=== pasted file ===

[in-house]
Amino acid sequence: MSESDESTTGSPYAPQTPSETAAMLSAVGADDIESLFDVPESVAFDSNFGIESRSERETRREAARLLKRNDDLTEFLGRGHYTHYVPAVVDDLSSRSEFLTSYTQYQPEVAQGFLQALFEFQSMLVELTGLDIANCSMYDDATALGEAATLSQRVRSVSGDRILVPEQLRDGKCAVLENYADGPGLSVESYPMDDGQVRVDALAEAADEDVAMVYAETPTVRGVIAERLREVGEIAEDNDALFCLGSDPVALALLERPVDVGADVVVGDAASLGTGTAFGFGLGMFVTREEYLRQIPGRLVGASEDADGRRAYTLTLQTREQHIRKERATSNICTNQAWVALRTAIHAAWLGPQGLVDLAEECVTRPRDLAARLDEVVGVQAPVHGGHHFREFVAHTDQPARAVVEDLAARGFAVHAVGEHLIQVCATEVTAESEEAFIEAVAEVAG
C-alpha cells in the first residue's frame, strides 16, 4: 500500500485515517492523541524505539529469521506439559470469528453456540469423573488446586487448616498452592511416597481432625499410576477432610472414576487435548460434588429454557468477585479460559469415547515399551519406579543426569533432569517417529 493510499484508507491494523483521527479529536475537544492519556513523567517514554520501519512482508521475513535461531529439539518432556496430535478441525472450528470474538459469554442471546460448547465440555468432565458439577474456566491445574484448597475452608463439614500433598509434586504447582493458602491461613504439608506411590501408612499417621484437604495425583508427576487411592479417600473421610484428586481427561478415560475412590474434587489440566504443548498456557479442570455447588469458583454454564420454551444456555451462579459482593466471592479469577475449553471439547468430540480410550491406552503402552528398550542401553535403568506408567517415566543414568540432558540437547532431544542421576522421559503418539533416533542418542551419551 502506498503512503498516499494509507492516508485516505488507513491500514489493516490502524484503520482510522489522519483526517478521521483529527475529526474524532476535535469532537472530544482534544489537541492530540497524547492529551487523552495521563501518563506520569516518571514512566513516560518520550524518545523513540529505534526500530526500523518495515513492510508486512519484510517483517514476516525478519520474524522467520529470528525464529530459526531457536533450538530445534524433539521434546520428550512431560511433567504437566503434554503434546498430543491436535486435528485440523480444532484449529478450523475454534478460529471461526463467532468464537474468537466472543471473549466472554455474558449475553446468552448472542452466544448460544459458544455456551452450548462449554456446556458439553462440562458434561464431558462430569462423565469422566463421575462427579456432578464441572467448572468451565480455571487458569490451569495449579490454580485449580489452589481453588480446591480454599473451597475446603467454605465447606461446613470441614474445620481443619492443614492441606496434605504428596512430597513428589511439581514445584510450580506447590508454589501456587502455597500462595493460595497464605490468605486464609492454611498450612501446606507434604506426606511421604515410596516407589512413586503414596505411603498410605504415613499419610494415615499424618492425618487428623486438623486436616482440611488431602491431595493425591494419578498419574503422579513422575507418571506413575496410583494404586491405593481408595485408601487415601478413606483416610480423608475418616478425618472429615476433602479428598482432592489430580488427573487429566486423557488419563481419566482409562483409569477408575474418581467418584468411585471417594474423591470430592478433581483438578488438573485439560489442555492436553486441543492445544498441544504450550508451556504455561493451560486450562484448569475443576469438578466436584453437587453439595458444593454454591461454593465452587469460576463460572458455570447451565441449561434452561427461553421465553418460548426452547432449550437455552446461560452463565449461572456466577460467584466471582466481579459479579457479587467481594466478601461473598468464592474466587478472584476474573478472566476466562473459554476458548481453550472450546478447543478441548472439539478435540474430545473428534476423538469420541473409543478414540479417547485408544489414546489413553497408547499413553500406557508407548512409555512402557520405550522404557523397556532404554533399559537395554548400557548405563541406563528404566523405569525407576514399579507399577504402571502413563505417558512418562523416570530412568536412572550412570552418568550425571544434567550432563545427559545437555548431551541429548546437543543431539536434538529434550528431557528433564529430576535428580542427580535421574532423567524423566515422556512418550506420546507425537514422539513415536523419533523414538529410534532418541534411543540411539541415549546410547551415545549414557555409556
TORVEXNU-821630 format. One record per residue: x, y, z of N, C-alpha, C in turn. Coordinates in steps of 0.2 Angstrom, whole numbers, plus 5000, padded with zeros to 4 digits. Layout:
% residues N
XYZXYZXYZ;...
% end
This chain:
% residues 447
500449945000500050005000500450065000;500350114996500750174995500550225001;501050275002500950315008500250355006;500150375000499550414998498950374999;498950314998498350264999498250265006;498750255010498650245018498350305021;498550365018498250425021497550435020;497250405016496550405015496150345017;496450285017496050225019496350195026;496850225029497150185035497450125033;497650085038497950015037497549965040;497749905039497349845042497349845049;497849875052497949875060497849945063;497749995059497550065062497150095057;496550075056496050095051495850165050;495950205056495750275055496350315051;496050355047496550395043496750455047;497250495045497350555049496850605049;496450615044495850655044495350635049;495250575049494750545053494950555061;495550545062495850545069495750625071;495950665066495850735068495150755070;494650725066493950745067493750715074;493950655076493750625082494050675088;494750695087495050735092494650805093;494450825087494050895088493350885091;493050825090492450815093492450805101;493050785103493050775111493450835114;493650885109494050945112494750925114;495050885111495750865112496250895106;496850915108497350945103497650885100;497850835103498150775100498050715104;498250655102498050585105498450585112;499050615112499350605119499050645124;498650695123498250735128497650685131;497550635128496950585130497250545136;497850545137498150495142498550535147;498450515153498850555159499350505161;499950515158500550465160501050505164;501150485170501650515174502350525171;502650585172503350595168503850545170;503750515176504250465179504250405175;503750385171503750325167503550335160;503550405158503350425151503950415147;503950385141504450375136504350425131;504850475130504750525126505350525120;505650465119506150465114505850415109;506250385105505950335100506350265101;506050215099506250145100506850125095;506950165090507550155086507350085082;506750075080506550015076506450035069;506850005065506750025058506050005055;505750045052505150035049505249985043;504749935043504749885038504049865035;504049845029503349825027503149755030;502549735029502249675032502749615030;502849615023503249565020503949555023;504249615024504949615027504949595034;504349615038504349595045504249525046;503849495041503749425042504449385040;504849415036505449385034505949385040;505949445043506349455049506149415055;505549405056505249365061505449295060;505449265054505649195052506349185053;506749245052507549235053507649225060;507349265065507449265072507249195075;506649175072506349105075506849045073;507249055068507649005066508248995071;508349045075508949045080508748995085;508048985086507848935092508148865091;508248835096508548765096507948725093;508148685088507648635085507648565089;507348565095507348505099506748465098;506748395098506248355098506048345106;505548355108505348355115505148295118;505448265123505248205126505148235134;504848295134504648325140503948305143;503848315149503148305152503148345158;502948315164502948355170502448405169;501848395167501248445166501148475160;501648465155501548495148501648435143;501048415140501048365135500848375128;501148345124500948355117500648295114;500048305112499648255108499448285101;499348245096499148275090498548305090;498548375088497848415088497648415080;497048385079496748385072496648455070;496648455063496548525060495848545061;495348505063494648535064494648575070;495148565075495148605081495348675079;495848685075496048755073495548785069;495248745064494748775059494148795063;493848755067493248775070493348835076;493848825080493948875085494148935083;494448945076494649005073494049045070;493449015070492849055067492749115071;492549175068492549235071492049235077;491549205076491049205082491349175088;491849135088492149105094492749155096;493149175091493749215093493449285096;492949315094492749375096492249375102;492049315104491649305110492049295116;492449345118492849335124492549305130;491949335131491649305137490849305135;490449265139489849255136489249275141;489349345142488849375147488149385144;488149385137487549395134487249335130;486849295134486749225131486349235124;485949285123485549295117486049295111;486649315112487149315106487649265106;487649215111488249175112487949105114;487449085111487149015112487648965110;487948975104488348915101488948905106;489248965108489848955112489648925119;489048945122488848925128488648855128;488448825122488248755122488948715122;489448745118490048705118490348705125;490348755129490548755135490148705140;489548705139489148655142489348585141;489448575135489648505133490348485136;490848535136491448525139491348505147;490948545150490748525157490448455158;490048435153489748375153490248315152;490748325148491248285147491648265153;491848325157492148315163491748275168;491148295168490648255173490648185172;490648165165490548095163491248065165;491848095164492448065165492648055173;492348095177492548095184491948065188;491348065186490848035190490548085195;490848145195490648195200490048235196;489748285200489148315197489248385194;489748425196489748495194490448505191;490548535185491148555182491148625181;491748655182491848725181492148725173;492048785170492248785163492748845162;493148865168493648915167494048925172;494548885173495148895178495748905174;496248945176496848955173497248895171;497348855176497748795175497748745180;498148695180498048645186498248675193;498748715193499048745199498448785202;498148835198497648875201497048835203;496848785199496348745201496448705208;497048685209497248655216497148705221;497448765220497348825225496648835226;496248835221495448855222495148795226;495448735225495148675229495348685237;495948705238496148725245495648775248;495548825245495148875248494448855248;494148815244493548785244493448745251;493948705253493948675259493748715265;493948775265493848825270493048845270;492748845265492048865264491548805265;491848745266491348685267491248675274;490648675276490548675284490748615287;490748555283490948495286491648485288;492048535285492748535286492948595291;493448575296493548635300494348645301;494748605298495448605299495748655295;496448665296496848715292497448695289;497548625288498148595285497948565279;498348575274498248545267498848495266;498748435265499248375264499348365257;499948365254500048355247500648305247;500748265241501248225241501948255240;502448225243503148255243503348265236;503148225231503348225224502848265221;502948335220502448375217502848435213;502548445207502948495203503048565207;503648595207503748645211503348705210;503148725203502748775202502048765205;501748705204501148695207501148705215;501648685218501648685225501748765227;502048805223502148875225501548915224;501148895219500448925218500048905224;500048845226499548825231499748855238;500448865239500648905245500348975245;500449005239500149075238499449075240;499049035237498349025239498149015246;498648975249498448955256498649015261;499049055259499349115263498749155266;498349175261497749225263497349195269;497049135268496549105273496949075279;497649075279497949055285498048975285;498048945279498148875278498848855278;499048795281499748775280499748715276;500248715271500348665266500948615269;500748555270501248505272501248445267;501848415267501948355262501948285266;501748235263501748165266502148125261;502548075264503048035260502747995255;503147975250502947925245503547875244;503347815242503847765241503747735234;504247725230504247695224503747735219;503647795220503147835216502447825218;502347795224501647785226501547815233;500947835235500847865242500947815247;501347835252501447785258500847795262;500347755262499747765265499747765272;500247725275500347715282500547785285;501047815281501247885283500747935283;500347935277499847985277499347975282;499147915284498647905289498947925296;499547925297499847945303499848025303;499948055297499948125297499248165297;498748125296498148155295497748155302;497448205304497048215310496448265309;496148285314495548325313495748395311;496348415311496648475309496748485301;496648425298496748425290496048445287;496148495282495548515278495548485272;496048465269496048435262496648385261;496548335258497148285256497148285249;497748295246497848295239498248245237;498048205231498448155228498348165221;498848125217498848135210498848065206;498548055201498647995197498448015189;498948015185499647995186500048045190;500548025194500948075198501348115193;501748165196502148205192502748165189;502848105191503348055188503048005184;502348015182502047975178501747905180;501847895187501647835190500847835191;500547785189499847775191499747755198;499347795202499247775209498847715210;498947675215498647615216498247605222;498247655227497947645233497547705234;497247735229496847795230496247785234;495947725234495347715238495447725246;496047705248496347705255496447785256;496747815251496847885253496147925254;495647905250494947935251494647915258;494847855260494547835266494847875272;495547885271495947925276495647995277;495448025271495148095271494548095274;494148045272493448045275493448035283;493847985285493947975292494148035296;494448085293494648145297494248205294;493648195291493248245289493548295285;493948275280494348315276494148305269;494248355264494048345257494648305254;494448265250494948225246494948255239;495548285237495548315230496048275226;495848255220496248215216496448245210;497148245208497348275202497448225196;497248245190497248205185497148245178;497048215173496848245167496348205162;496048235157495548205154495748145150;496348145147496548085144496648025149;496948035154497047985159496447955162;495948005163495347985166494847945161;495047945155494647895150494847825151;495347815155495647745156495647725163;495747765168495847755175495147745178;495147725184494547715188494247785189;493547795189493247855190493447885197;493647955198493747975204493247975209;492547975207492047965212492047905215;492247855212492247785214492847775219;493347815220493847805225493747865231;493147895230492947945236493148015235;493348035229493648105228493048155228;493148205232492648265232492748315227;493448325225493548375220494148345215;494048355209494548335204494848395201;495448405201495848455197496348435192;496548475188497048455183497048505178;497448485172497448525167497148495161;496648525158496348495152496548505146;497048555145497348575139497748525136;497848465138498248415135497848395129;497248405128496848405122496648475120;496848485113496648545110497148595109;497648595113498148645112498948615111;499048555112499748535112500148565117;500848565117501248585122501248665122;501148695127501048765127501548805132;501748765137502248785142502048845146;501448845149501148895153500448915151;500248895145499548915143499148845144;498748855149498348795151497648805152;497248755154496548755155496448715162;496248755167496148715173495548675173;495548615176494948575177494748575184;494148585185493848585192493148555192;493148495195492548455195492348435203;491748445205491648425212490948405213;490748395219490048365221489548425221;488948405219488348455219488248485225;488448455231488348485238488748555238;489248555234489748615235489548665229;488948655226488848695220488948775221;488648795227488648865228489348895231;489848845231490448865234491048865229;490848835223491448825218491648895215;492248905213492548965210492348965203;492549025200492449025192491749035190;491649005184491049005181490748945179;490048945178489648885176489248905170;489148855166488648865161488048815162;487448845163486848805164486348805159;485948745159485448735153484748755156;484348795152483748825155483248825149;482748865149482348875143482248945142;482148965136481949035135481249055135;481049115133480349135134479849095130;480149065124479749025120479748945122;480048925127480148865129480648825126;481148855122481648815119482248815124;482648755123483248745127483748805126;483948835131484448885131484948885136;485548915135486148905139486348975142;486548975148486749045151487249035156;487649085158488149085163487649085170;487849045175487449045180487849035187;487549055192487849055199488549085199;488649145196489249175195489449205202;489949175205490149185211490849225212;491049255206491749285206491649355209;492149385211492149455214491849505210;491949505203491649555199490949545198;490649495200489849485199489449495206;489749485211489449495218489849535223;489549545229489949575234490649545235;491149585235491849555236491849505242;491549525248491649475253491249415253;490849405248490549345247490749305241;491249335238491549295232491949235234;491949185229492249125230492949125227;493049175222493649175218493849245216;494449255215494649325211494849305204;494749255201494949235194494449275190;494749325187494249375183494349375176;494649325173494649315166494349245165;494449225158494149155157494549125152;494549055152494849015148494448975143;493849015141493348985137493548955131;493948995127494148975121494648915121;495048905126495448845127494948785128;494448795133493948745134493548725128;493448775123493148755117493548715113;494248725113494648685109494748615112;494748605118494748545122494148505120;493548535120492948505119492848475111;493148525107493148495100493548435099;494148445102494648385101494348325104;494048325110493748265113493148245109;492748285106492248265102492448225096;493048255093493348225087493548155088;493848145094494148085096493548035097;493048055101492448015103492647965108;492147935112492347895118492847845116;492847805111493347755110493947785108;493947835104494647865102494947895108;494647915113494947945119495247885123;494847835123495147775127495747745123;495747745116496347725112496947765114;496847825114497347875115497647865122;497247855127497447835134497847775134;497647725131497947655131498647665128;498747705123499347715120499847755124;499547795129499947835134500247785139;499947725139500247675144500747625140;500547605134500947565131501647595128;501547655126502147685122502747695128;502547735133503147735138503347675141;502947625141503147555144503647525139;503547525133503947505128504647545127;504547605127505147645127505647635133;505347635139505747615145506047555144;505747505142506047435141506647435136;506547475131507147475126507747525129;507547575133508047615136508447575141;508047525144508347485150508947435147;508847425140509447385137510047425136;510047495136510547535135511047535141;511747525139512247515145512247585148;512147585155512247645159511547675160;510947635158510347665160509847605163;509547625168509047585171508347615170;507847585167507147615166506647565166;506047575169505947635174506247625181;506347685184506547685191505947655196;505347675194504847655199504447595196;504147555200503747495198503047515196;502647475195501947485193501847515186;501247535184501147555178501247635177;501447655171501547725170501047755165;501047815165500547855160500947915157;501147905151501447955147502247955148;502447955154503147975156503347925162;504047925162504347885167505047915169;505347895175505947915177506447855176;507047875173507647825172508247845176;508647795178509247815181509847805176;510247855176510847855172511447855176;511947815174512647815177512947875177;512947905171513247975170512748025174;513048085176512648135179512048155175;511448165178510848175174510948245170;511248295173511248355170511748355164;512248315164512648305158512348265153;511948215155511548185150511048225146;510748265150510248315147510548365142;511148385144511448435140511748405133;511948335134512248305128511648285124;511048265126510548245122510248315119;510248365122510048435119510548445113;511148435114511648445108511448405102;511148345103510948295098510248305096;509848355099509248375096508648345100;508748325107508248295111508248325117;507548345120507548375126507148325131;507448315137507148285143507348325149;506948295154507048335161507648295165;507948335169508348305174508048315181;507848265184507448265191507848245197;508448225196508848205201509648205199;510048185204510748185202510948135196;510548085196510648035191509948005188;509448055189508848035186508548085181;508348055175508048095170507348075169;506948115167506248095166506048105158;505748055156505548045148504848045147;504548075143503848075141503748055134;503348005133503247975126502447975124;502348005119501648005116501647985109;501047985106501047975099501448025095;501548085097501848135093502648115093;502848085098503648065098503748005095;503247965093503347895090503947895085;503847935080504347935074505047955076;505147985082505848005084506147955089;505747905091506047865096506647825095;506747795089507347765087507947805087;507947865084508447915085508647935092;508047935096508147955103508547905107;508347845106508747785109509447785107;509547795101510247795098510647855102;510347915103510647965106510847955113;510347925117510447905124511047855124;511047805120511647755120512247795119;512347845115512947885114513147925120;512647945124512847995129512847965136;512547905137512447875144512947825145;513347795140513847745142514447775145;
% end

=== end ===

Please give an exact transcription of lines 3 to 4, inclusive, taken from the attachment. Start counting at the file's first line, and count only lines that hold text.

C-alpha cells in the first residue's frame, strides 16, 4: 500500500485515517492523541524505539529469521506439559470469528453456540469423573488446586487448616498452592511416597481432625499410576477432610472414576487435548460434588429454557468477585479460559469415547515399551519406579543426569533432569517417529 493510499484508507491494523483521527479529536475537544492519556513523567517514554520501519512482508521475513535461531529439539518432556496430535478441525472450528470474538459469554442471546460448547465440555468432565458439577474456566491445574484448597475452608463439614500433598509434586504447582493458602491461613504439608506411590501408612499417621484437604495425583508427576487411592479417600473421610484428586481427561478415560475412590474434587489440566504443548498456557479442570455447588469458583454454564420454551444456555451462579459482593466471592479469577475449553471439547468430540480410550491406552503402552528398550542401553535403568506408567517415566543414568540432558540437547532431544542421576522421559503418539533416533542418542551419551 502506498503512503498516499494509507492516508485516505488507513491500514489493516490502524484503520482510522489522519483526517478521521483529527475529526474524532476535535469532537472530544482534544489537541492530540497524547492529551487523552495521563501518563506520569516518571514512566513516560518520550524518545523513540529505534526500530526500523518495515513492510508486512519484510517483517514476516525478519520474524522467520529470528525464529530459526531457536533450538530445534524433539521434546520428550512431560511433567504437566503434554503434546498430543491436535486435528485440523480444532484449529478450523475454534478460529471461526463467532468464537474468537466472543471473549466472554455474558449475553446468552448472542452466544448460544459458544455456551452450548462449554456446556458439553462440562458434561464431558462430569462423565469422566463421575462427579456432578464441572467448572468451565480455571487458569490451569495449579490454580485449580489452589481453588480446591480454599473451597475446603467454605465447606461446613470441614474445620481443619492443614492441606496434605504428596512430597513428589511439581514445584510450580506447590508454589501456587502455597500462595493460595497464605490468605486464609492454611498450612501446606507434604506426606511421604515410596516407589512413586503414596505411603498410605504415613499419610494415615499424618492425618487428623486438623486436616482440611488431602491431595493425591494419578498419574503422579513422575507418571506413575496410583494404586491405593481408595485408601487415601478413606483416610480423608475418616478425618472429615476433602479428598482432592489430580488427573487429566486423557488419563481419566482409562483409569477408575474418581467418584468411585471417594474423591470430592478433581483438578488438573485439560489442555492436553486441543492445544498441544504450550508451556504455561493451560486450562484448569475443576469438578466436584453437587453439595458444593454454591461454593465452587469460576463460572458455570447451565441449561434452561427461553421465553418460548426452547432449550437455552446461560452463565449461572456466577460467584466471582466481579459479579457479587467481594466478601461473598468464592474466587478472584476474573478472566476466562473459554476458548481453550472450546478447543478441548472439539478435540474430545473428534476423538469420541473409543478414540479417547485408544489414546489413553497408547499413553500406557508407548512409555512402557520405550522404557523397556532404554533399559537395554548400557548405563541406563528404566523405569525407576514399579507399577504402571502413563505417558512418562523416570530412568536412572550412570552418568550425571544434567550432563545427559545437555548431551541429548546437543543431539536434538529434550528431557528433564529430576535428580542427580535421574532423567524423566515422556512418550506420546507425537514422539513415536523419533523414538529410534532418541534411543540411539541415549546410547551415545549414557555409556
TORVEXNU-821630 format. One record per residue: x, y, z of N, C-alpha, C in turn. Coordinates in steps of 0.2 Angstrom, whole numbers, plus 5000, padded with zeros to 4 digits. Layout: